Artist: James Yorkston
Album: When the Haar Rolls In’
Scottish singer-songwriter, James Yorkston is revered not only by folk-loving folk but by a number of contemporary musicians including Philip Selwey of Radiohead and KT Tunstall.
The reasons for his widespread appeal are not so obvious on this record; words such as ‘pleasant’ and ‘inoffensive’ spring to mind but ‘innovative’ or ‘outstandingly interesting’ it is not.
Opening track ‘B’s Jig’ is typical downbeat fare; a tinkling piano and the gentle strains of an acoustic guitar are just some of the soothing sounds complimenting Yorkston’s gravely tones.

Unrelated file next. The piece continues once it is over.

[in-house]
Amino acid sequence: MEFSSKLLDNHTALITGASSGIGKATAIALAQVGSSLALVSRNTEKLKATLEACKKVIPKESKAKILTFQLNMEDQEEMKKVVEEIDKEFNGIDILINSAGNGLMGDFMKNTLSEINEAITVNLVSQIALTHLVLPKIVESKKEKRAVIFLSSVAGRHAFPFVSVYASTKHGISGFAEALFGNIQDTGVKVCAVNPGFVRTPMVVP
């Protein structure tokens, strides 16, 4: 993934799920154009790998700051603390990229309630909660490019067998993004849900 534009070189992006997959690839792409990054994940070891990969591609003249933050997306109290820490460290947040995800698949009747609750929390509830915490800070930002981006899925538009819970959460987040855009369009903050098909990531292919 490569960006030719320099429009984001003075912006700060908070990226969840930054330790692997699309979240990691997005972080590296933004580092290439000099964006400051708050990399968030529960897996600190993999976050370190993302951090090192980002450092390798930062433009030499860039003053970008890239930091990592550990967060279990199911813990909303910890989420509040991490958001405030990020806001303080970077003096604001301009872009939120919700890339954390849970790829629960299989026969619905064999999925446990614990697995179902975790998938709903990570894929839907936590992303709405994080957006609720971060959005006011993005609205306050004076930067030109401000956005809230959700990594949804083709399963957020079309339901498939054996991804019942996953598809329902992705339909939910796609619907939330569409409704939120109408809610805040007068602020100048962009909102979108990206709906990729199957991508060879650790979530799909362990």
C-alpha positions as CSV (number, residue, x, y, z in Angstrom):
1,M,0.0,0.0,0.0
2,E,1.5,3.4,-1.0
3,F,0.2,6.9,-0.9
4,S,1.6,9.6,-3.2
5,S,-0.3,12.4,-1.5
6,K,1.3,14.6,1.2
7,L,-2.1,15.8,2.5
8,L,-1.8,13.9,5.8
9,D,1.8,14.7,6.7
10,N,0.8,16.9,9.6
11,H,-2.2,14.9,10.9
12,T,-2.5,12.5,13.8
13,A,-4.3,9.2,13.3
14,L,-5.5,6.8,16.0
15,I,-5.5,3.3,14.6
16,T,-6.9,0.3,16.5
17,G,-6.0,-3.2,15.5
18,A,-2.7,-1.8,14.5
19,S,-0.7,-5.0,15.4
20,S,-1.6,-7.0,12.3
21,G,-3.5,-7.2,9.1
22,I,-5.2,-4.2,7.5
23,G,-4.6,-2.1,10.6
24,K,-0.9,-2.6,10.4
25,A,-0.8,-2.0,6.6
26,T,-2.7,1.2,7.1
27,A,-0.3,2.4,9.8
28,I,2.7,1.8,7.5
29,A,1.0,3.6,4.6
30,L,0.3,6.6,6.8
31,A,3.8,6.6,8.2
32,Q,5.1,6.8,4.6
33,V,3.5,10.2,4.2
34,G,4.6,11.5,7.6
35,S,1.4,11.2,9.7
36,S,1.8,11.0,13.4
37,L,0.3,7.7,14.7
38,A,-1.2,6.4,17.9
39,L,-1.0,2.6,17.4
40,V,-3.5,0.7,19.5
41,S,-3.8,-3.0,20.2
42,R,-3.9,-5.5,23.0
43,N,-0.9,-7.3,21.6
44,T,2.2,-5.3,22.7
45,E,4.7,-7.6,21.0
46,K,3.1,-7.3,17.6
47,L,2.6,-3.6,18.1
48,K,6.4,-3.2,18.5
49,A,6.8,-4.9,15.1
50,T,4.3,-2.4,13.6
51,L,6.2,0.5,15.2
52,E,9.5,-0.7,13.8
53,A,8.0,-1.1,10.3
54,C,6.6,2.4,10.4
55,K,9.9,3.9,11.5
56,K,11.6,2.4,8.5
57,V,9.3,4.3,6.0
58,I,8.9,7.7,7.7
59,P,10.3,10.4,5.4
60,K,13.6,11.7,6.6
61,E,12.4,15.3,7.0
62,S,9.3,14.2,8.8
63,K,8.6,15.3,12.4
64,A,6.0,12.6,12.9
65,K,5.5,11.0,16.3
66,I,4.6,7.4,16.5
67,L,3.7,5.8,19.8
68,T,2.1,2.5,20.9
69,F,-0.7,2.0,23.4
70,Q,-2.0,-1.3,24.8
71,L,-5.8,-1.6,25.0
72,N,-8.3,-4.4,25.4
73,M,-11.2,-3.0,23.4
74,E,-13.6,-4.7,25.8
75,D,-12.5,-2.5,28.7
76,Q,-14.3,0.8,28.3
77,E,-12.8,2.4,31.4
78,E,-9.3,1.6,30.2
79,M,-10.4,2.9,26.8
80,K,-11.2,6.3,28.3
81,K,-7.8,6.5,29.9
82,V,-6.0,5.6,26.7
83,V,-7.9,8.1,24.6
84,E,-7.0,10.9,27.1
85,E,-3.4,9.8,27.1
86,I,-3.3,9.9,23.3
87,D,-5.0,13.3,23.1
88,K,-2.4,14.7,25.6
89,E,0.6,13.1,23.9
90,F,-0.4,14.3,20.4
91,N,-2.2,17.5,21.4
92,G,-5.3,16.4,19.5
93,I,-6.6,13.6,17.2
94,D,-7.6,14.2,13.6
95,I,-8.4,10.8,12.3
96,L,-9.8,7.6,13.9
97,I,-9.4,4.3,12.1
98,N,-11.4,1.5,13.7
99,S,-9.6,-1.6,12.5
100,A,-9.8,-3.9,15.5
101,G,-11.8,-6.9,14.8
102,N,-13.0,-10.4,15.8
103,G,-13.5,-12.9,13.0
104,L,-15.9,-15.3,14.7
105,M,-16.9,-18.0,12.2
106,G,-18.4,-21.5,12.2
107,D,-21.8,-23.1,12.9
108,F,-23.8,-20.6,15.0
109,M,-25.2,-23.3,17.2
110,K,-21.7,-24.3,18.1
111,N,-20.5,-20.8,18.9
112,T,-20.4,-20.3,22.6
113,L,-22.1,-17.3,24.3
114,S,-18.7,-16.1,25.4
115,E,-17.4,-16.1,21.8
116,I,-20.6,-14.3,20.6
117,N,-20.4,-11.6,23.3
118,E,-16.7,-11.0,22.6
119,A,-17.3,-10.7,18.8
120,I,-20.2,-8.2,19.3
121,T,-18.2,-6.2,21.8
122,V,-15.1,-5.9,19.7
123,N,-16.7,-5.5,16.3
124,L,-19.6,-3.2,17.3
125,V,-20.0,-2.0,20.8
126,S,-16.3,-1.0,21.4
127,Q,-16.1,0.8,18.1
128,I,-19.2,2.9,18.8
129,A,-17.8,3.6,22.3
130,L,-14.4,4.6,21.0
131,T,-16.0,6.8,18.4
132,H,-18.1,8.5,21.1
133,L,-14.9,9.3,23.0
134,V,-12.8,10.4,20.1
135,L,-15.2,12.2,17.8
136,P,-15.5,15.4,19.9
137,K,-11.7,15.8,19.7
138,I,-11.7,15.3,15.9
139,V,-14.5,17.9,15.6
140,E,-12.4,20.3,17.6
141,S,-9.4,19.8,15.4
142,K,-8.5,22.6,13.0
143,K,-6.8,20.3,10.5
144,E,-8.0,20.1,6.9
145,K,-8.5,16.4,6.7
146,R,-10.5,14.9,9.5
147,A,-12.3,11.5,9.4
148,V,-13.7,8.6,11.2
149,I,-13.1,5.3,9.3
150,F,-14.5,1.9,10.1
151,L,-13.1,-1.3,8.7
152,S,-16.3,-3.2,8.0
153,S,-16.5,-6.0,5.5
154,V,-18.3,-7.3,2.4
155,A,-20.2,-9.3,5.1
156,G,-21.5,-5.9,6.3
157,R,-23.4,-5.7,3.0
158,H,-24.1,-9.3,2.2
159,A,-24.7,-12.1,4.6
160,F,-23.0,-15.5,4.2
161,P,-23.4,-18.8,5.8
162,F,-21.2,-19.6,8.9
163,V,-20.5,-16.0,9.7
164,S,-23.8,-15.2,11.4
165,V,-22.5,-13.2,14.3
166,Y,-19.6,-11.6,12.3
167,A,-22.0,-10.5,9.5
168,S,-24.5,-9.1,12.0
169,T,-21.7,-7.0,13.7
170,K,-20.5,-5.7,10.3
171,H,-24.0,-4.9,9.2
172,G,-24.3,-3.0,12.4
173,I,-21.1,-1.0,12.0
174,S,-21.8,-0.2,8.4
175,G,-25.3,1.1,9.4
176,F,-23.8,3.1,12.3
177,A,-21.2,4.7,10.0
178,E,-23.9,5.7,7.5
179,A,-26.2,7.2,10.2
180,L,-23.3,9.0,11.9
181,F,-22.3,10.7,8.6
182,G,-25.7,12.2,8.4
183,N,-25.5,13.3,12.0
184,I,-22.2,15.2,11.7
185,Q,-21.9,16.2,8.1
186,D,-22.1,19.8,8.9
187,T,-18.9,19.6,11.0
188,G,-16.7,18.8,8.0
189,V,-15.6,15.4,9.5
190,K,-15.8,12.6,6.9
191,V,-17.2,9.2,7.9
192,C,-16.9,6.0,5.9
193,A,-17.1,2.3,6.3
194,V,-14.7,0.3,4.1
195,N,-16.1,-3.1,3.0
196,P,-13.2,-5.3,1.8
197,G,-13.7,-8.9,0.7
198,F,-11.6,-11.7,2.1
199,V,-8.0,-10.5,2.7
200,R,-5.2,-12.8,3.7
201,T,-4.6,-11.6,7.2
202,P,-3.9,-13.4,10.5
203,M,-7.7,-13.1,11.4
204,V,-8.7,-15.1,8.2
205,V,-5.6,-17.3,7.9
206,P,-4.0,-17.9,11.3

It is a shame that this is followed by one of the weaker tracks on the album. ‘Tortoise Regrets Hare’ is confused by rushed lyrics and unnecessary backing vocals, and even with a rich arrangement feels somewhat bland.
The slightly sinister tone of ‘Temptation’ makes for more interesting listening and lends room to show off Yorkston’s genuine song-writing skills and admirable vocals. ‘The Queen of Spain’ is one of the most memorable tracks on the album, understated but still surprisingly good for a sing-a-long.
‘Midnight Feast’ however, is a cringe-worthy attempt at a rousing number that comes off more like a dodgy Celtic B-side.
When the Haar Rolls In ends as it began with closing track ‘The Capture of the Horse’; quietly and without any great fanfare, and its release will most likely pass by in a similar fashion.
In a Nutshell: As if David Kitt and Josh Ritter were to collaborate for a fine-tuned but forgettable folk project.